CSIRO operates ASKAP as its most recently developed radio instrument, made up of 36 x 12m dish antennas spread across the flatlands of the Murchison Radio-astronomy Observatory (MRO). All antennas act as a single telescope, covering a large portion of the sky at any given time - which allows quick survey timeframes to be combined with a high level of sensitivity. This is ideal for looking out for FRBs - as scientists don’t know when they might flare up (there are repeating FRBs as well, which might have slightly more predictability).

ASKAP itself is a pathfinder project for the more ambitious Square Kilometre Array (SKA) telescope - one of science’s mega-projects, being constructed from later this year through to the end of the decade. Once completed, the SKA will be the largest scientific instrument in the world, spread across two continents (South Africa and Australia), acting as the world’s biggest ‘radio eye’ with the ability to peer to some of the earliest moments in the Universe’s history. 

The ASKAP project is currently developing, testing and learning answers to the many complex questions that are required to be resolved, as part of the development of the SKA - such as how even more data can be processed, how to utilise machine learning to automate target identification, and how to generate renewable energy to power the facility without introducing radio interference. 

Dr. Bhandari and her team have announced that these recent results obtained by using ASKAP,  feature a team of international collaboration and effort, including a number of Australian institutions, such as:


  • University of Sydney

  • Macquarie University

  • International Centre for Radio Astronomy Research (ICRAR)

  • Swinburne University of Technology

In addition to utilising the ASKAP telescope for these findings, the research team also used the Australian Telescope Compact Array (ATCA - also operated by the CSIRO), as well as the Jansky Very Large Array - located in New Mexico, USA. 

Crafting up a survey

Several dishes of the ASKAP radio telescope, under the Milky Way arch. Credit: CSIRO/Alex Cherney.

A transient astronomical event is an object, event or phenomena which can last from milliseconds to several years (like a comet passing or a supernova explosion) - but it is not a (relatively) permanent fixture (like the stars and planets). 

Transients come and go from our views and within our lifetimes, and can be further broken down into those that can be predicted (like the upcoming solar eclipse of 2028) or unpredicted (like if Betelgeuse were to explode 10 years from now). 

Fast Radio Bursts are classed as transient events - their unpredictability, unknown progenitor origin and random spread across the sky means that they’re (mostly) unable to be forecast - and our telescopes have to be pointing in the direction of sources when an FRB flashes by.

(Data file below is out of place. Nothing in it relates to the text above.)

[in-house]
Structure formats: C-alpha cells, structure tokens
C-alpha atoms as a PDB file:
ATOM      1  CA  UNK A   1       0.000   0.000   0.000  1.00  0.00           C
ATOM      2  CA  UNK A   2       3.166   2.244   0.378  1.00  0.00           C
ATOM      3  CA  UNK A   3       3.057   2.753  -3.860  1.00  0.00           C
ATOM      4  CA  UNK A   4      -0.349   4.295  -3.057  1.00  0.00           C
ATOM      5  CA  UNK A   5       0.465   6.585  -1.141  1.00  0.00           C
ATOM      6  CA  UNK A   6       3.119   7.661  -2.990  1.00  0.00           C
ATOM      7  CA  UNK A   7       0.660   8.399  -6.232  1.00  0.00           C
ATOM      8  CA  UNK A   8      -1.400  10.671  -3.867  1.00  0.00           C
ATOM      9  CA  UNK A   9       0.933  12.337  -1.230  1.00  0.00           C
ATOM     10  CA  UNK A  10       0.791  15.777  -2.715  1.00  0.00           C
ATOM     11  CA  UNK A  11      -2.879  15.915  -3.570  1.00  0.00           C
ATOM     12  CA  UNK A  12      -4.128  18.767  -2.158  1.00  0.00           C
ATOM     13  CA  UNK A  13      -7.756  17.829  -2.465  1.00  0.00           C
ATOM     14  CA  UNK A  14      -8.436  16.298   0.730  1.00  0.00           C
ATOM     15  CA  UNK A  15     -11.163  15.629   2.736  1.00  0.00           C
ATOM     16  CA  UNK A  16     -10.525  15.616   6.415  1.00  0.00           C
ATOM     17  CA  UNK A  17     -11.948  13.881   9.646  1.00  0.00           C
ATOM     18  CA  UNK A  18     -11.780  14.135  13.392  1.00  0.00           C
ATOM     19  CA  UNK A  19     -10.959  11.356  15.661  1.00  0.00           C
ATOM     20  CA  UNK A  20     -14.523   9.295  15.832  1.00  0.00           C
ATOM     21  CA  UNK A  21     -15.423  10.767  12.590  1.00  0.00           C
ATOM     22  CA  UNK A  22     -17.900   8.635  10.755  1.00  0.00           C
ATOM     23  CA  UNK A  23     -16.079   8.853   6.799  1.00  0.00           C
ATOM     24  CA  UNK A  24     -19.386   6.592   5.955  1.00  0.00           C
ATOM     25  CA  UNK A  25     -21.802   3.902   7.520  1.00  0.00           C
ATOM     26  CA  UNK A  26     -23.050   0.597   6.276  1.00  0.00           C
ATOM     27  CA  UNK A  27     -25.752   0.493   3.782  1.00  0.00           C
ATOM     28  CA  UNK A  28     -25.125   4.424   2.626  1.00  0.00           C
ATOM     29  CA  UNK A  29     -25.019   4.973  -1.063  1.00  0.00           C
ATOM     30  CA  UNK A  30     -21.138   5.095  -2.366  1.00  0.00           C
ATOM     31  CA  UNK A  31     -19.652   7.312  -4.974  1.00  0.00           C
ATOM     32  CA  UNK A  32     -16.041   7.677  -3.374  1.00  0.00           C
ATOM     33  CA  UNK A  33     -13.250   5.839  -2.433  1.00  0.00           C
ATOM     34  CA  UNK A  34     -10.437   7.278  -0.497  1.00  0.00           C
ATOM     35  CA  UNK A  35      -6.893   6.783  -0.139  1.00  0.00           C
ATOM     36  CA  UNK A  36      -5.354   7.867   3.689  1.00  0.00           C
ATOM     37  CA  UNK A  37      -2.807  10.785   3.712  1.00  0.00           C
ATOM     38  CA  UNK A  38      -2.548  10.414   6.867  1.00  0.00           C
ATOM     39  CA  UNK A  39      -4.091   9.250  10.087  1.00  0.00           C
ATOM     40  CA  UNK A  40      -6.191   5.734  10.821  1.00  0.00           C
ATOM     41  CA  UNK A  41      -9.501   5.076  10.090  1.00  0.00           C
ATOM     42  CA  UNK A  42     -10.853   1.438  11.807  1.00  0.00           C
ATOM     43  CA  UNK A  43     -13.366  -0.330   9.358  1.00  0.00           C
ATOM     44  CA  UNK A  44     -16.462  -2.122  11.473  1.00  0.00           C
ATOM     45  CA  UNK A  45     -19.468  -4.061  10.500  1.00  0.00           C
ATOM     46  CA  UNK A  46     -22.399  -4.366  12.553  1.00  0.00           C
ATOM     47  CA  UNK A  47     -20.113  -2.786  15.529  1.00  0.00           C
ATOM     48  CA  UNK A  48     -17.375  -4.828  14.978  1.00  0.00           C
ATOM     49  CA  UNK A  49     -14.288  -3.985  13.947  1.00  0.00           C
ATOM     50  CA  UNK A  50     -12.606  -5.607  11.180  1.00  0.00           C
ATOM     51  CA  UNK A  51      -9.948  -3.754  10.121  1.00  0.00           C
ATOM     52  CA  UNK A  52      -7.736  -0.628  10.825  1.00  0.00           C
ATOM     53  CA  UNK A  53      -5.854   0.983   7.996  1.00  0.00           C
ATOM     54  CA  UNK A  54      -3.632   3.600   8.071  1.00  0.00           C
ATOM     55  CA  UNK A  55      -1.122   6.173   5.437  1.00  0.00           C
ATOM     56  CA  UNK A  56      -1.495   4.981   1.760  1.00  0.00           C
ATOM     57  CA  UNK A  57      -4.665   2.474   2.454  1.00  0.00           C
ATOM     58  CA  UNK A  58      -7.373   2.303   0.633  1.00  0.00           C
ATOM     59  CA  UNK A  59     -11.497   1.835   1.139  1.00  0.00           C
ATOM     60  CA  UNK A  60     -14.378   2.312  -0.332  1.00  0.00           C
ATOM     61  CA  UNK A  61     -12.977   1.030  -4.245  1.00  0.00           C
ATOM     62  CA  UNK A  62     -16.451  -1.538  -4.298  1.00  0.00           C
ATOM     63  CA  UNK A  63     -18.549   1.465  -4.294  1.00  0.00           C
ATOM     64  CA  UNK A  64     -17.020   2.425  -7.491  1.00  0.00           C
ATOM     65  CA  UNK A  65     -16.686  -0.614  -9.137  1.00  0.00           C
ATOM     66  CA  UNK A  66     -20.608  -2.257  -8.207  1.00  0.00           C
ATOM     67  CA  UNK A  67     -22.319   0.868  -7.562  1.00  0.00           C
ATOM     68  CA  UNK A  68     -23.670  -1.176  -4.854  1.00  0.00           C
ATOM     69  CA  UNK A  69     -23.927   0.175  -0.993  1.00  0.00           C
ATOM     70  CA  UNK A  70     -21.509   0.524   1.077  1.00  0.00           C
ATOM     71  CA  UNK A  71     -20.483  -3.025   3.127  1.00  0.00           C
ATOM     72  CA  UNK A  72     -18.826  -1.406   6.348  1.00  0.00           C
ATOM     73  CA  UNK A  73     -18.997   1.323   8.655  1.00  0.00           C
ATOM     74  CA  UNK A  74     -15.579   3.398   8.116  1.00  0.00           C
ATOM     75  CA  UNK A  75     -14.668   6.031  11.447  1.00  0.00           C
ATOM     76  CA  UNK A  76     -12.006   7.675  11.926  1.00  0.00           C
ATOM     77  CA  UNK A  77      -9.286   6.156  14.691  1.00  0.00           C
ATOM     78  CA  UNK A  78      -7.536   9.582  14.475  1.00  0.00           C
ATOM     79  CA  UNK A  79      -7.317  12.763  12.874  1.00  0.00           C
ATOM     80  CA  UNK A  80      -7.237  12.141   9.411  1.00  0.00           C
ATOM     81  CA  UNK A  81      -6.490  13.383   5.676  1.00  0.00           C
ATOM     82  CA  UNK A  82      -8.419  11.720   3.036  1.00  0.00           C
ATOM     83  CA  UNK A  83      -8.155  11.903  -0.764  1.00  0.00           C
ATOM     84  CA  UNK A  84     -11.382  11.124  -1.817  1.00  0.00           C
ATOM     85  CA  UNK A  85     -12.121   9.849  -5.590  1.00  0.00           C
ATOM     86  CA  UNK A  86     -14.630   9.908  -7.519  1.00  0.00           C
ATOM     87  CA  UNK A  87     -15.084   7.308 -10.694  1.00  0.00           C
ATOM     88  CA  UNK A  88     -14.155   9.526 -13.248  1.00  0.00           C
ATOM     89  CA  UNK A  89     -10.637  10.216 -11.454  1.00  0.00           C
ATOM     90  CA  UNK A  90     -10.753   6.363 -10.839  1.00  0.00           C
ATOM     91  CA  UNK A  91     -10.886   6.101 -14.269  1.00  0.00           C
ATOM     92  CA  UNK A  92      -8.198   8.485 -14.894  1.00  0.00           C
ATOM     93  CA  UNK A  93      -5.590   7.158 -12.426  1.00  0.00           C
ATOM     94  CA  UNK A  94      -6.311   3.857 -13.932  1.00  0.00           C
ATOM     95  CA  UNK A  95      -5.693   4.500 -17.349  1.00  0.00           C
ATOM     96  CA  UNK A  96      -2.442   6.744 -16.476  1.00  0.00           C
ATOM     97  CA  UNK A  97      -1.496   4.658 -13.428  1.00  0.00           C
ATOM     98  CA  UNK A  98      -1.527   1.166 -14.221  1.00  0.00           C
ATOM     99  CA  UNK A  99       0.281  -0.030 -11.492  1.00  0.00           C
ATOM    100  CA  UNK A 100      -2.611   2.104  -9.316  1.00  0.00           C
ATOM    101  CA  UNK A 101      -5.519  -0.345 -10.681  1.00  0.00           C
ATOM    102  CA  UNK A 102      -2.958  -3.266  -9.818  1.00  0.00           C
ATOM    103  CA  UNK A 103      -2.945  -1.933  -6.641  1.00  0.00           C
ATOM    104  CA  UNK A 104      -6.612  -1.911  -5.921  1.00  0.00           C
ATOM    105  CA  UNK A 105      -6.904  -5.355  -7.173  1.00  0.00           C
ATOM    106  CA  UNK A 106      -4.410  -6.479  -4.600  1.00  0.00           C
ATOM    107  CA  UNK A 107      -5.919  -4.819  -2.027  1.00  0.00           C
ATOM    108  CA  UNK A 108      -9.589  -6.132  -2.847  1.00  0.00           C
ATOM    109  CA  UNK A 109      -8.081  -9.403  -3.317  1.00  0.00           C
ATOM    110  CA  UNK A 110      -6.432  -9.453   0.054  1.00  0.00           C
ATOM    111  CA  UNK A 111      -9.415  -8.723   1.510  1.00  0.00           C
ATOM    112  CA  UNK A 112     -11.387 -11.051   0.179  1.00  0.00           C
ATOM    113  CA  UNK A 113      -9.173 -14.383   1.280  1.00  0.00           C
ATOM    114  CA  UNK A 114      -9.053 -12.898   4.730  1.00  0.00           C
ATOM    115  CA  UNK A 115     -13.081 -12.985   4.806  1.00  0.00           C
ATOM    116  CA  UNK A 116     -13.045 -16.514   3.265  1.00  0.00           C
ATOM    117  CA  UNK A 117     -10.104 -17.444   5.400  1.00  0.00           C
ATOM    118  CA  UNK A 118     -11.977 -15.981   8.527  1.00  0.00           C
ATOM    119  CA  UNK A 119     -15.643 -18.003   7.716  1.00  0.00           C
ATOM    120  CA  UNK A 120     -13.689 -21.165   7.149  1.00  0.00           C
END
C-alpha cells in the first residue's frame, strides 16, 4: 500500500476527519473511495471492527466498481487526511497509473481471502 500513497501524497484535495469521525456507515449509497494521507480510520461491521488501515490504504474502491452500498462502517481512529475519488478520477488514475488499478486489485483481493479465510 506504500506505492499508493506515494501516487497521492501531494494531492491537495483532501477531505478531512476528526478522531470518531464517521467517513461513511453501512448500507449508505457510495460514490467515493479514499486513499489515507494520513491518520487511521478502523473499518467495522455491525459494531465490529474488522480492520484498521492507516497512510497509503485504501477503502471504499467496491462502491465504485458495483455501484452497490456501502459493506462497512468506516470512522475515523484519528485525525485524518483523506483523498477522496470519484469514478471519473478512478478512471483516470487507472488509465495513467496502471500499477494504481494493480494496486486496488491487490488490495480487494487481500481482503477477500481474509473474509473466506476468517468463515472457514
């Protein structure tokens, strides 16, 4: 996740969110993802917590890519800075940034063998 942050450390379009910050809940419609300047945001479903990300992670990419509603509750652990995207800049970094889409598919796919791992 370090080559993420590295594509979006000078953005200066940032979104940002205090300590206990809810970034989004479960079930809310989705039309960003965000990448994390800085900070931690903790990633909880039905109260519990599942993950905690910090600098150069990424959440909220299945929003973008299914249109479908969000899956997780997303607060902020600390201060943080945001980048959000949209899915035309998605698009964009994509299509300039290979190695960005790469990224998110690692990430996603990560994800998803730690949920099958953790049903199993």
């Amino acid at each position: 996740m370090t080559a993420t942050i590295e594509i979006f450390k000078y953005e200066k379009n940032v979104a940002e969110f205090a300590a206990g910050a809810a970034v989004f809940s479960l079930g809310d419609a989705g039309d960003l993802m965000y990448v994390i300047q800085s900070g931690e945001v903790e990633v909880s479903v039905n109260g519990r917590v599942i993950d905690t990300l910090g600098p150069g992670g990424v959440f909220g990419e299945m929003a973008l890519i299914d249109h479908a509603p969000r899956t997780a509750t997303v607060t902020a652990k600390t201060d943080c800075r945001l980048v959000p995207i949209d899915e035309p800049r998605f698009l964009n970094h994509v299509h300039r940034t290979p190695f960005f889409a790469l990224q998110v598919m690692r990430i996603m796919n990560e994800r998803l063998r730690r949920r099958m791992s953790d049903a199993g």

That’s exactly what the Commensal Real-time ASKAP Fast Transient (CRAFT) was designed for - to utilise ASKAP to search for fast transients (less than five seconds). These shorter timescales are usually associated with much more dramatic and energetic events across the Universe, usually generated under extreme circumstances and providing the opportunity to probe the cosmos with capabilities that could never be achieved here on Earth. 

Prior to late 2018, the CRAFT survey pointed the ASKAP dishes in different directions, each scanning a different portion of the sky with its beams - looking for any transient anomalies. But since then, the survey has been operating the telescope in Incoherent-Sum (ICS) mode, pointing all dishes at the same part of the sky then combining the signals through data processing. 

“The power from each of the 36 ASKAP dishes is summed together. Real-time searches for bright single pulses are then performed on this incoherent summed data (sum of powers). After a candidate is detected in the realtime search, a trigger is issued and the amplitude/phase information of the incident electric field (voltages) is downloaded from a 3-second long buffer for offline interferometric analysis, which leads to FRB localization.,” said Dr. Bhandari.

The CRAFT survey doesn’t only work with ASKAP though - once an FRB trigger is set off,  notifications of the celestial coordinates are sent to global members of the CRAFT project, who then activate optical wavelength telescopes which allows a team of global astronomers to quickly turn their focus towards the event in the hope of capturing more data about these elusive transients. 

Science Check: What Are FRBs?

Artist illustration of ASKAP observing FRBs. Credit: OzGrav/Swinburne University of Technology

So what are FRBs? From the information we have - we know that they originate from outside our galaxy, making them of extragalactic origin (though there is one Milky Way origin case currently being investigated and only observed at the end of April 2020). There are several pieces of evidence for this. The first is a paper published in astronomical Journal MNRAS in 2017, which states that the minimum distances that FRBs can be from the Earth, would be 10,000 km - meaning they certainly have an astronomical origin and are not considered interference at the observatory location.

Additionally, most of the visible material in the Milky Way resides in the Galactic plane - so a lot of what we observe from our own Galaxy occurs in this region. But FRBs come from all over the sky, so scientists (in the same paper above) have made the determination that they must be from extragalactic sources.

A more firm piece of evidence is to analyse what is known as the Dispersion Measure (DM). This method of measuring distances is often applied to pulsars (from within our galaxy) and is indicative of the number of electrons between us and the pulsar. It can be thought of as a 1 cm cylindrical tube stretching between us and the emitting object - and by counting the number of free electrons per unit in this tube, we could find the DM. 

All measured FRBs have shown a DM value that is in excess along the line of sight after accounting for the known DM values that the Milky Way contributes (using known models such as NE2001) - and as such scientists have confirmed they are from outside the Milky Way.

Location of several FRBs detected, with corresponding observatory/telescope. Credit: Petroff et al. 2019, Astron. Astrophys. Rev., 27.